The Return of Romar

After a whirlwind career of wins, Lorenzo Romar is back at Pepperdine and ready to take the Waves to the top

July 12, 2018  | 5 min read

Lorenzo Romar almost missed his chance at a national championship title.

As assistant coach and lead recruiter of the UCLA men’s basketball team in the early 1990s, Romar was working with the Bruins under Jim Harrick, a former Pepperdine head coach who led the Waves to four NCAA appearances between 1979 and 1988. Wayne Wright, Pepperdine’s athletic director at the time, was trying to persuade him to switch teams. The first time the opportunity came up, Romar declined. The Bruins, with Romar’s help, went on to defeat the University of Arkansas in what would be known as the Los Angeles native’s crowning achievement. Two years later, opportunity knocked again, and this time Romar was certain that signs were pointing him in Pepperdine’s direction.

“We lived in Calabasas when I was working at UCLA, and I would see a sign at the Las Virgenes exit that said Pepperdine Next Right every day when I drove back home from work,” he remembers. He eventually made the switch in 1996, and after an aggressive attempt at rebuilding the team in his first season in charge of the Waves, Romar led Pepperdine to 17 and 19 wins over his next two seasons, as well as a spot in the National Invitation tournament in 1999. He left after that year to become the head coach at Saint Louis University, but players that he recruited for Pepperdine would go on to make the NCAA tournament in 2000 and 2002.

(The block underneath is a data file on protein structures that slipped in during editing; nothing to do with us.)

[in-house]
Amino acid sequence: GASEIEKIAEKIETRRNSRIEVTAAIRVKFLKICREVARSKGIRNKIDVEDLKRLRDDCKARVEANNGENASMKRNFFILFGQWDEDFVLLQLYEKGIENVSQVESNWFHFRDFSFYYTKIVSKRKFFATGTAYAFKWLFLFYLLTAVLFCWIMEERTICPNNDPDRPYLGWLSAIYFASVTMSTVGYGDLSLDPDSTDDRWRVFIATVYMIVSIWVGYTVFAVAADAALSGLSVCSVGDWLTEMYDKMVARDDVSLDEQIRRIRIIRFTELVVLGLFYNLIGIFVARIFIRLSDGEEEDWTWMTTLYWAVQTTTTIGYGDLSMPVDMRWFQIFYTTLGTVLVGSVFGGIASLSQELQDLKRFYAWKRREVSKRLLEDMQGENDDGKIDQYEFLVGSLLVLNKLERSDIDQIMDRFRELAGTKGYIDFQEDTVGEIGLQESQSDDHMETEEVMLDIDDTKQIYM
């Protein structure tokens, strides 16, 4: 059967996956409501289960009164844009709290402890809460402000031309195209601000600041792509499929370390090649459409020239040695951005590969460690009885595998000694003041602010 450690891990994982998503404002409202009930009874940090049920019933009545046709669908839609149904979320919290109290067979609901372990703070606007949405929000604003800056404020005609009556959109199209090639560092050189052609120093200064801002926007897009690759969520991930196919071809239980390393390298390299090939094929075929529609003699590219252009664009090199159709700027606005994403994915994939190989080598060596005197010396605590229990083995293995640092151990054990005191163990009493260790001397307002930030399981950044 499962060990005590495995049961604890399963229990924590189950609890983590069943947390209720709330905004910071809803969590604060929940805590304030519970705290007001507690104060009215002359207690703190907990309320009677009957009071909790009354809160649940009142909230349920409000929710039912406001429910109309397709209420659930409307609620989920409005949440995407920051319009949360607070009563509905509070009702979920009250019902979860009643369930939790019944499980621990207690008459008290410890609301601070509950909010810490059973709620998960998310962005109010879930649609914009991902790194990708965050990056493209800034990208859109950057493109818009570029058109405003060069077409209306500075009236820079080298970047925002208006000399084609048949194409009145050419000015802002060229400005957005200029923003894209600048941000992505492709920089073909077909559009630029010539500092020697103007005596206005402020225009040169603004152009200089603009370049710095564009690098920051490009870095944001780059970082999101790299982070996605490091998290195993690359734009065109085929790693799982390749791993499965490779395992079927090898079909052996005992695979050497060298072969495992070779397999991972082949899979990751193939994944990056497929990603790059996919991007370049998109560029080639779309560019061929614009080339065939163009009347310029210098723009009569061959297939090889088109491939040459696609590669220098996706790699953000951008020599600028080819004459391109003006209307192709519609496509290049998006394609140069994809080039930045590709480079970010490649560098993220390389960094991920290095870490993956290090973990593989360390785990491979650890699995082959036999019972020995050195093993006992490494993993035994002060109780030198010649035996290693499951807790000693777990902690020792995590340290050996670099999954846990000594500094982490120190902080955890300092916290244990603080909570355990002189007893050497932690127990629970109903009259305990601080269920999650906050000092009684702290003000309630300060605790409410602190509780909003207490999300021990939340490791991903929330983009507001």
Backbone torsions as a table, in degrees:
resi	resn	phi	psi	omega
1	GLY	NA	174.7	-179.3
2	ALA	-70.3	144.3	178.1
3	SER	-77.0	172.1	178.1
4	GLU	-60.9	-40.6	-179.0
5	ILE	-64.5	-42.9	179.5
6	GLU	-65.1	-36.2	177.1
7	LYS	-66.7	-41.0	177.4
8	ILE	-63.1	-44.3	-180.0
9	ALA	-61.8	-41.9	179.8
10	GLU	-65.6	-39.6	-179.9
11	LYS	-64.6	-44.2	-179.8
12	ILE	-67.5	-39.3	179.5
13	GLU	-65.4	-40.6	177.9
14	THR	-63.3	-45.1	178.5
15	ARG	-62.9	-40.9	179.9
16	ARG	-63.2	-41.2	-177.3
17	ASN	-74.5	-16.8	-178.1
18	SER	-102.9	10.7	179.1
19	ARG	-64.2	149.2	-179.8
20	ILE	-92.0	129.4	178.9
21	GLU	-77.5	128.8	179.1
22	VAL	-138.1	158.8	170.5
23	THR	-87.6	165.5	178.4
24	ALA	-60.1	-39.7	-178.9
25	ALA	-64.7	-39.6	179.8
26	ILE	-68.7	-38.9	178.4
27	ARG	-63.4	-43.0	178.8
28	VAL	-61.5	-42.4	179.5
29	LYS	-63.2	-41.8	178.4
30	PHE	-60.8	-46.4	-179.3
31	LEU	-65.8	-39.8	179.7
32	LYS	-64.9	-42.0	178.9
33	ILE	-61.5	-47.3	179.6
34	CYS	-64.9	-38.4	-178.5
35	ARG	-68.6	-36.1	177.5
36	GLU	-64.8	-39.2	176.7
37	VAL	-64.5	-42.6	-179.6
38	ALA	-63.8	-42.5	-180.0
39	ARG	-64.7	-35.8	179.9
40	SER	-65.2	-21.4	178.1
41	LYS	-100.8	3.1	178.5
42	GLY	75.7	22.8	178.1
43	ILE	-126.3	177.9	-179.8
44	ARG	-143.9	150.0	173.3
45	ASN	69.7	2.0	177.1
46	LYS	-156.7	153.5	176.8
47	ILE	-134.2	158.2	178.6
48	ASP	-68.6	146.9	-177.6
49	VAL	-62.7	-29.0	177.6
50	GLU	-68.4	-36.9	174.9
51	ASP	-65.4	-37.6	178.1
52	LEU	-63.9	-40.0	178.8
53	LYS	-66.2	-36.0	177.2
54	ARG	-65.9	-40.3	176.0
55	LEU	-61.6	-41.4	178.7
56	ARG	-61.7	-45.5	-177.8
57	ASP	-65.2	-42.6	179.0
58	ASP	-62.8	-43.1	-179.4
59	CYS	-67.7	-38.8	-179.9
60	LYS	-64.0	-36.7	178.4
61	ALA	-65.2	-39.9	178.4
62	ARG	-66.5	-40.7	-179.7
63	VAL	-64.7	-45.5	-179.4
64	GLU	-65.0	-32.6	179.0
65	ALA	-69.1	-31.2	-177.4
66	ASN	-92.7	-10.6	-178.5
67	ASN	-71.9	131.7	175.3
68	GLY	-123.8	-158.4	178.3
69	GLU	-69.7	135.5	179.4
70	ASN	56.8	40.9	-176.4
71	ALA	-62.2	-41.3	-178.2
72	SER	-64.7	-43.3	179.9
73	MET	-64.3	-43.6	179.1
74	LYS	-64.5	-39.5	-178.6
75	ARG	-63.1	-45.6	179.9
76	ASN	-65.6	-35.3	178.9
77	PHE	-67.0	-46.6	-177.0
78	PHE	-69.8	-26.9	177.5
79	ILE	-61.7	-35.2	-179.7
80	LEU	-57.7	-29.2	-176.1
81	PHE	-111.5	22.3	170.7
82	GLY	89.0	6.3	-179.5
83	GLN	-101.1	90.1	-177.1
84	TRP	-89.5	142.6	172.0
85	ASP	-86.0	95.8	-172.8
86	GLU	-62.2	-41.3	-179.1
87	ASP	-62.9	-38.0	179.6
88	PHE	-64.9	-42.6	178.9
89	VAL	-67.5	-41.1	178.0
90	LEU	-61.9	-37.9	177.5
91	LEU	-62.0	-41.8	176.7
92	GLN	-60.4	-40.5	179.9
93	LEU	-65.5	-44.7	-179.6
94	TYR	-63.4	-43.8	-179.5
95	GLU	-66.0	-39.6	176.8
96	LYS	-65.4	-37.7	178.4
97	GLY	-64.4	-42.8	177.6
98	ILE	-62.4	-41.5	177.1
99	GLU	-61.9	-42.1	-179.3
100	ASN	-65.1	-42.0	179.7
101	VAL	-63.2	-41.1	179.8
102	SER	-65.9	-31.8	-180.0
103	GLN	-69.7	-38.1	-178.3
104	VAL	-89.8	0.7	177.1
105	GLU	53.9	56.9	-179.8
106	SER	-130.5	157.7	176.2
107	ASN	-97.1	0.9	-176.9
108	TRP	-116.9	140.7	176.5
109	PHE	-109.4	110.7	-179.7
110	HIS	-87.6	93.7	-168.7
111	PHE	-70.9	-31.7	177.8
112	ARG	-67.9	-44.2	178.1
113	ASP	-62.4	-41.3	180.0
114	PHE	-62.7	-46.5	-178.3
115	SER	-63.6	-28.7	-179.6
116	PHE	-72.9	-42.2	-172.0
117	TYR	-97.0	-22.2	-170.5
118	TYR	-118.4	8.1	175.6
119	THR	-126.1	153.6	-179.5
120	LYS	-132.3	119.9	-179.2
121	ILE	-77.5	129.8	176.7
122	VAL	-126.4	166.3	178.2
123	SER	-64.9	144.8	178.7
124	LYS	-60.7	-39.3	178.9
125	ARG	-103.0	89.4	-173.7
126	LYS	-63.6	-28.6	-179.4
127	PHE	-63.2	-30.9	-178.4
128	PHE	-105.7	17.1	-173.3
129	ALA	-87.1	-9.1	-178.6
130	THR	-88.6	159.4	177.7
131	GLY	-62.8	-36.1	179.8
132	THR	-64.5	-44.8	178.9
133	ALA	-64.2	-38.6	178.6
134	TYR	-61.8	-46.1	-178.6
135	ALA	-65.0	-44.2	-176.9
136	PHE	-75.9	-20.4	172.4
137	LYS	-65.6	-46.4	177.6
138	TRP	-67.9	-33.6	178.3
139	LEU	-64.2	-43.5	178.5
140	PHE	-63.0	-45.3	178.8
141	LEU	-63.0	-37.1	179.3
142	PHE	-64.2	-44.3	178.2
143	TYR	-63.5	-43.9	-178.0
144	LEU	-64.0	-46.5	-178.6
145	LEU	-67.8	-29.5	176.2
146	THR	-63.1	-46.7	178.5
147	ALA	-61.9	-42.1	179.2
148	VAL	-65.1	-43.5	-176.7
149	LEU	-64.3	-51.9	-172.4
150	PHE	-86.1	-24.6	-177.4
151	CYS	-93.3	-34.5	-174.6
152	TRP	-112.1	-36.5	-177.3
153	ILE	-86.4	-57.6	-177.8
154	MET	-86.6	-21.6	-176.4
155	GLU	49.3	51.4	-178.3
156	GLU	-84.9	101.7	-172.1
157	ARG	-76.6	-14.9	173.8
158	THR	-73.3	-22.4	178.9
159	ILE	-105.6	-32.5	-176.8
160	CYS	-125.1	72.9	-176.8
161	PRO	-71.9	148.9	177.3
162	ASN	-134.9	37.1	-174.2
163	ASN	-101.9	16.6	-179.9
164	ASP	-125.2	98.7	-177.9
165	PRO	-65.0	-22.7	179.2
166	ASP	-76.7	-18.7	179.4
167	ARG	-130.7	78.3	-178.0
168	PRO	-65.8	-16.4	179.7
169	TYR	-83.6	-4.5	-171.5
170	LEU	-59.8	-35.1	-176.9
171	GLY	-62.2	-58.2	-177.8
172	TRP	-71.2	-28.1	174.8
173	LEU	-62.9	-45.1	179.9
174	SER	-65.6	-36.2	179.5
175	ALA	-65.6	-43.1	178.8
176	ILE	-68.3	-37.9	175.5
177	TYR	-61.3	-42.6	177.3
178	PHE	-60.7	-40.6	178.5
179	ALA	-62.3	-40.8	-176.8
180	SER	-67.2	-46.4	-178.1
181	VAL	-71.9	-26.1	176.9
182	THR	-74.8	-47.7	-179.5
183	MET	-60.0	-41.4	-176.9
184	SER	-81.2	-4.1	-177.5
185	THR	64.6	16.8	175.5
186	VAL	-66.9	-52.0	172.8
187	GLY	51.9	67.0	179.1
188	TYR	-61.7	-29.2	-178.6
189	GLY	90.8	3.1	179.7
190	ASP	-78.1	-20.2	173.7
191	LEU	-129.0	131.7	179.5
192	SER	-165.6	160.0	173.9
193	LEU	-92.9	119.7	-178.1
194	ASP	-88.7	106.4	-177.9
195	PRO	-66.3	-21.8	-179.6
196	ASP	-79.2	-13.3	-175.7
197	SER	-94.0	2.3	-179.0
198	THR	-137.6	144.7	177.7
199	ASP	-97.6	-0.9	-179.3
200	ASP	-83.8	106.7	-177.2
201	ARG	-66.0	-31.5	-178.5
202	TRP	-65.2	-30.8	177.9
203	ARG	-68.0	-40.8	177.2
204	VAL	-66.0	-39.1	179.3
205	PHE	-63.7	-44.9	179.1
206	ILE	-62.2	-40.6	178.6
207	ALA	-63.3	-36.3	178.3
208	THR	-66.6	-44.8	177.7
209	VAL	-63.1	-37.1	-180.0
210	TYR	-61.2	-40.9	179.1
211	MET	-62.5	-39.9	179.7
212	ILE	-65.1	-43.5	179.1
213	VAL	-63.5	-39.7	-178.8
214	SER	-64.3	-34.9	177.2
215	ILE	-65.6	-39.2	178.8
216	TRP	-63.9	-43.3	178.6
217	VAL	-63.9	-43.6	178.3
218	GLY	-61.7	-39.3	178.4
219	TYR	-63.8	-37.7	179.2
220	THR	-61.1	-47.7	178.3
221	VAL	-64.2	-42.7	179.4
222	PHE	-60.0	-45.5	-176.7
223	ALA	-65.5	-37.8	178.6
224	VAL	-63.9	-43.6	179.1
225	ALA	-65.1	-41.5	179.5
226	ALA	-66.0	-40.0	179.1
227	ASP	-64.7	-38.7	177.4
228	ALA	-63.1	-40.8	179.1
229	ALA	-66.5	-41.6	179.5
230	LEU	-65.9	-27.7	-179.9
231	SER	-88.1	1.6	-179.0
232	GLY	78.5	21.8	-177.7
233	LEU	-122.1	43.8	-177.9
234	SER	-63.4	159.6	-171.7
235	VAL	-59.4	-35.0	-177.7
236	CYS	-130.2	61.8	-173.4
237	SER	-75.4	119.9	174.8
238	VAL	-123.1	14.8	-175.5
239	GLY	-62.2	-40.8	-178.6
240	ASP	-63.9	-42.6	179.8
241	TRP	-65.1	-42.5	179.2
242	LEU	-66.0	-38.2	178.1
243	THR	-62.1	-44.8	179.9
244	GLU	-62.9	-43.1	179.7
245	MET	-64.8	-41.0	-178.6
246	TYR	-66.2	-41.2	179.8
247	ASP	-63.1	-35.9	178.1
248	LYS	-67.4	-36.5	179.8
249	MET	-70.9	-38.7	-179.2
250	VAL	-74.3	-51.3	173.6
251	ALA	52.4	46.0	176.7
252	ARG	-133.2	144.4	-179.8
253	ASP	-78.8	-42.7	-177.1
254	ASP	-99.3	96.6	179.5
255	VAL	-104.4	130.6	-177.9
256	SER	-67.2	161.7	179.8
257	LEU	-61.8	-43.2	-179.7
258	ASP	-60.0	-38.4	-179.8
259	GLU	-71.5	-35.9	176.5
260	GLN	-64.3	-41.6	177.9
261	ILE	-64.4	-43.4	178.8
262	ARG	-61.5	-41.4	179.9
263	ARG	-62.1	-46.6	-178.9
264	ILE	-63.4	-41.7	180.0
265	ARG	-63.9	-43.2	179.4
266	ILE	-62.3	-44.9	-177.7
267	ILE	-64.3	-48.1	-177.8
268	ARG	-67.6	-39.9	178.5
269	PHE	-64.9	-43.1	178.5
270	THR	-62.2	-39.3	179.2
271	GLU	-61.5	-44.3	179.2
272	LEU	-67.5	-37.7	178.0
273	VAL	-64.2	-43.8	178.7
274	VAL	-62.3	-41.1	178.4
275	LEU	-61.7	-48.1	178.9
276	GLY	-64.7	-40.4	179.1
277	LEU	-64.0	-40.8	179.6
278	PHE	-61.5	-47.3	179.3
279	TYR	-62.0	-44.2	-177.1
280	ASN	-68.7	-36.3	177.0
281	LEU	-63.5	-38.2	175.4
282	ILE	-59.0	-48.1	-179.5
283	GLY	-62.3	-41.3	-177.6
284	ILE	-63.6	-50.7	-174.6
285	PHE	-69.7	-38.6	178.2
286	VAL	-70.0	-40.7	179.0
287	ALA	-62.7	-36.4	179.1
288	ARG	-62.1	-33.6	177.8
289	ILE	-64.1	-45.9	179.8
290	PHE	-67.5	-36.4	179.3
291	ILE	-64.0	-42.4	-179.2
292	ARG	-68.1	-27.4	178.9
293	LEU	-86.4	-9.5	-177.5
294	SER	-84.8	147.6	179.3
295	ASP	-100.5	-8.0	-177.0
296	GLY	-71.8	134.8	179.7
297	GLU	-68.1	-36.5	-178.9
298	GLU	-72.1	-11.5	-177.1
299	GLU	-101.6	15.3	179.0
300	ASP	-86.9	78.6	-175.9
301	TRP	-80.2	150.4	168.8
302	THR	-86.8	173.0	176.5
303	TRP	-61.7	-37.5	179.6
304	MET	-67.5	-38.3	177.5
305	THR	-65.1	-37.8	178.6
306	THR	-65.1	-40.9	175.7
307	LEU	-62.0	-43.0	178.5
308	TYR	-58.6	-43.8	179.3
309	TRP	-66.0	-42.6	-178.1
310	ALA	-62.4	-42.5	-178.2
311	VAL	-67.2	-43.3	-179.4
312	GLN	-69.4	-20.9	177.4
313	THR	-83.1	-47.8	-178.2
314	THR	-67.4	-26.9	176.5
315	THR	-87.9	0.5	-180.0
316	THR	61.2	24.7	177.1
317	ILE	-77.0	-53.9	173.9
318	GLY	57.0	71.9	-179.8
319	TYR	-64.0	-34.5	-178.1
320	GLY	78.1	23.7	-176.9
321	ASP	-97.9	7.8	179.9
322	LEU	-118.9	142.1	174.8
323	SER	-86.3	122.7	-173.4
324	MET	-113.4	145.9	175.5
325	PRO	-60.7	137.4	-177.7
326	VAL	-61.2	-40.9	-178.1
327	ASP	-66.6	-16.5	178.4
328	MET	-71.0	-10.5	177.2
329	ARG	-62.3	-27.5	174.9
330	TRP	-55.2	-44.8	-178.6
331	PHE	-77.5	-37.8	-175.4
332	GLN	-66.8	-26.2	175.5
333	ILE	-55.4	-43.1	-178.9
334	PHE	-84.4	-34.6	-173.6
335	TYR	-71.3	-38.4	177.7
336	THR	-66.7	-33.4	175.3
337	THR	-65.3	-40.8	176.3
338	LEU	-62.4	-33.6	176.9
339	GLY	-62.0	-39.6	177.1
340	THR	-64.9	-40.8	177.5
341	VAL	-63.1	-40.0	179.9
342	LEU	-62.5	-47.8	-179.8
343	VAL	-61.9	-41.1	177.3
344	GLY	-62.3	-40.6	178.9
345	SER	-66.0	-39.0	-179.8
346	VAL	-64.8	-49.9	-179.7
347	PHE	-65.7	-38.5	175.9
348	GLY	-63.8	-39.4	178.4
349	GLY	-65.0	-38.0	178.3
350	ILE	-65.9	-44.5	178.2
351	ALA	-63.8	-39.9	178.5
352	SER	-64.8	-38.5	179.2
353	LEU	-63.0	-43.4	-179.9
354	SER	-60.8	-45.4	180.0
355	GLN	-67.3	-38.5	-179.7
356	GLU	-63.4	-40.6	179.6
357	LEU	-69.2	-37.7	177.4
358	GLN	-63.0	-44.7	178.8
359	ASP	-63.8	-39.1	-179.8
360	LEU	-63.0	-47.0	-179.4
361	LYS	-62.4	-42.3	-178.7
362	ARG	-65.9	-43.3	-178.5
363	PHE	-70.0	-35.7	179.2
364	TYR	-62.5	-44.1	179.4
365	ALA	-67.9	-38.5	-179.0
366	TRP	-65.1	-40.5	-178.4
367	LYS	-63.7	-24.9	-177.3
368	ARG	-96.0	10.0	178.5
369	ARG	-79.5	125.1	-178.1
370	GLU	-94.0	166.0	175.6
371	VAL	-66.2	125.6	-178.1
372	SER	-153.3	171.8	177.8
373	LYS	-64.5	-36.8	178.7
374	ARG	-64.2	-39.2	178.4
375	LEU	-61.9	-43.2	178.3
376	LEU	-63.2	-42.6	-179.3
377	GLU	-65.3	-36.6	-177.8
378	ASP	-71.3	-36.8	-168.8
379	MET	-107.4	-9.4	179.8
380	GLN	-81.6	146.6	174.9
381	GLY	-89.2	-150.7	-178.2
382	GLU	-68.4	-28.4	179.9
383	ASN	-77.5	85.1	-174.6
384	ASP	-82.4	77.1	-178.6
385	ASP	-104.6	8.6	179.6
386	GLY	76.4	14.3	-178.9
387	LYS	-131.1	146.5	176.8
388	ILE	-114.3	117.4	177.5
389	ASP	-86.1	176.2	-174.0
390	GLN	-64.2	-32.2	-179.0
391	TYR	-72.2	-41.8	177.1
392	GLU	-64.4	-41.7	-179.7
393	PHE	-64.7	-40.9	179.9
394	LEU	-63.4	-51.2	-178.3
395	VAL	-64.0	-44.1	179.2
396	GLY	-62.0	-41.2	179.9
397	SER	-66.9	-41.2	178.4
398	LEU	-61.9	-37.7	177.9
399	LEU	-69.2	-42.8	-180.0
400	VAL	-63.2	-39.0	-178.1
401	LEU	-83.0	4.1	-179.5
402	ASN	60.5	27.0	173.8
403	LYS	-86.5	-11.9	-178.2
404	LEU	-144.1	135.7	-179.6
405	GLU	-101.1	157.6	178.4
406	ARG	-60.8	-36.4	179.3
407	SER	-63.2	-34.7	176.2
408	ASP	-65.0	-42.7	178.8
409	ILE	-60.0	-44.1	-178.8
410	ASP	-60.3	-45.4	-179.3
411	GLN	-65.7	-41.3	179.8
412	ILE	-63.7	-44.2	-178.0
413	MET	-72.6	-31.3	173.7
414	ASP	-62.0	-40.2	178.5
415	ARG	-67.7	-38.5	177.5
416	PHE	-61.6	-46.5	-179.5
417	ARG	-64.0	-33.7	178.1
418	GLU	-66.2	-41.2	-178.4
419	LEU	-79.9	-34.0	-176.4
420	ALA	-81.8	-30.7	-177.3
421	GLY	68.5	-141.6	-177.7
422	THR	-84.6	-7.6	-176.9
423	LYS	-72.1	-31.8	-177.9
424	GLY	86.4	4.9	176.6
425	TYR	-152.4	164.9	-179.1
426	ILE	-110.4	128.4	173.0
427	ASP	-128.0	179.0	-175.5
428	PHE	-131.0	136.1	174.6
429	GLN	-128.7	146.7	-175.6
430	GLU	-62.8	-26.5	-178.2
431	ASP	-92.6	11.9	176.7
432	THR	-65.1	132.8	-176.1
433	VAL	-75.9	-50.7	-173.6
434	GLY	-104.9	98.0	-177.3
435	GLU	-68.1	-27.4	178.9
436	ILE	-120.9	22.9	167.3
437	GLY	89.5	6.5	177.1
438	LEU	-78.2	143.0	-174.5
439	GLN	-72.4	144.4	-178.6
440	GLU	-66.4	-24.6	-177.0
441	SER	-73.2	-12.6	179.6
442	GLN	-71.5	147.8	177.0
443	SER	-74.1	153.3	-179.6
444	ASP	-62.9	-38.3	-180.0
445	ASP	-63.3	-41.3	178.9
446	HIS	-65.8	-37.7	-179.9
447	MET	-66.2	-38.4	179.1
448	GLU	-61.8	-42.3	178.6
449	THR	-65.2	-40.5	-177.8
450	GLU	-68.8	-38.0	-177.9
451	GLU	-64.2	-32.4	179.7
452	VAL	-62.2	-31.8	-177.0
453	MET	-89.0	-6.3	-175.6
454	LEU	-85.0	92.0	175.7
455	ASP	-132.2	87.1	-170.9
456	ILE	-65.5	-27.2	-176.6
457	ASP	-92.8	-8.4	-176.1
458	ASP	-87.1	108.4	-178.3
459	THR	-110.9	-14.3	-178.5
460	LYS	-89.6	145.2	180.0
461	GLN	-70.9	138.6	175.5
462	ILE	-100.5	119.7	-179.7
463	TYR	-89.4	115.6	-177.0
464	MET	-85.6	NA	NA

Now back in California after a 15-year stint at the University of Washington, his alma mater and the institution where he became the second most winning coach in the history of the basketball program, Romar plans to incorporate his decades of experience and track record for excellence into his latest gig.

“When I first became a head coach, there was a lot of trial and error and learning on the fly,” Romar explains of the time he spent working with the Waves. “Now, I have a better understanding of exactly what I want to do as head coach with this program. Since that time, I’ve just learned what worked for me. You can’t be someone that you’re not. I understand now what my personality allows me to do and what can help me be the most effective coach and leader.”

His first plan of action: establishing trust with a new team. “They have to be able to believe that if Coach says something, they can trust him at his word and his actions,” Romar explains. “If trust is established and kids feel that you have a general level of competency about what you’re talking about, I think they’ll try to do whatever they can to be the best they can for you.”

What Romar promises to bring to the team is his intrinsic intensity that is revealed during game time. Despite his laid- back, approachable, and nurturing demeanor off the court, Romar has a no-nonsense approach to basketball. His non-negotiables: “play hard and be on time.”

“[Former head coach Marty Wilson and his staff] did a great job of identifying kids with character,” Romar says. “These are really, really good kids. It gives you a good head start to continue to recruit those types of athletes and bring them in.”

Lorenzo Romar - Pepperdine MagazineRomar first felt the rush of sinking baskets in the third grade at Our Lady of Victory Catholic School in Compton, California.

“I picked up a ball at recess and shot a basket. ‘Wow that was nice. Try again,’” he remembers thinking. “‘Man, it didn’t go in. Let me try again.’ I became addicted at that point.”

His obsession with basketball led him to study the art of the game intensely. “I lived it, I drank it, I ate it,” he says. “It formed who I was as a basketball person.” It also enabled him to stay away from the people and behaviors that were detrimental to his progress and the accomplishment of his goals.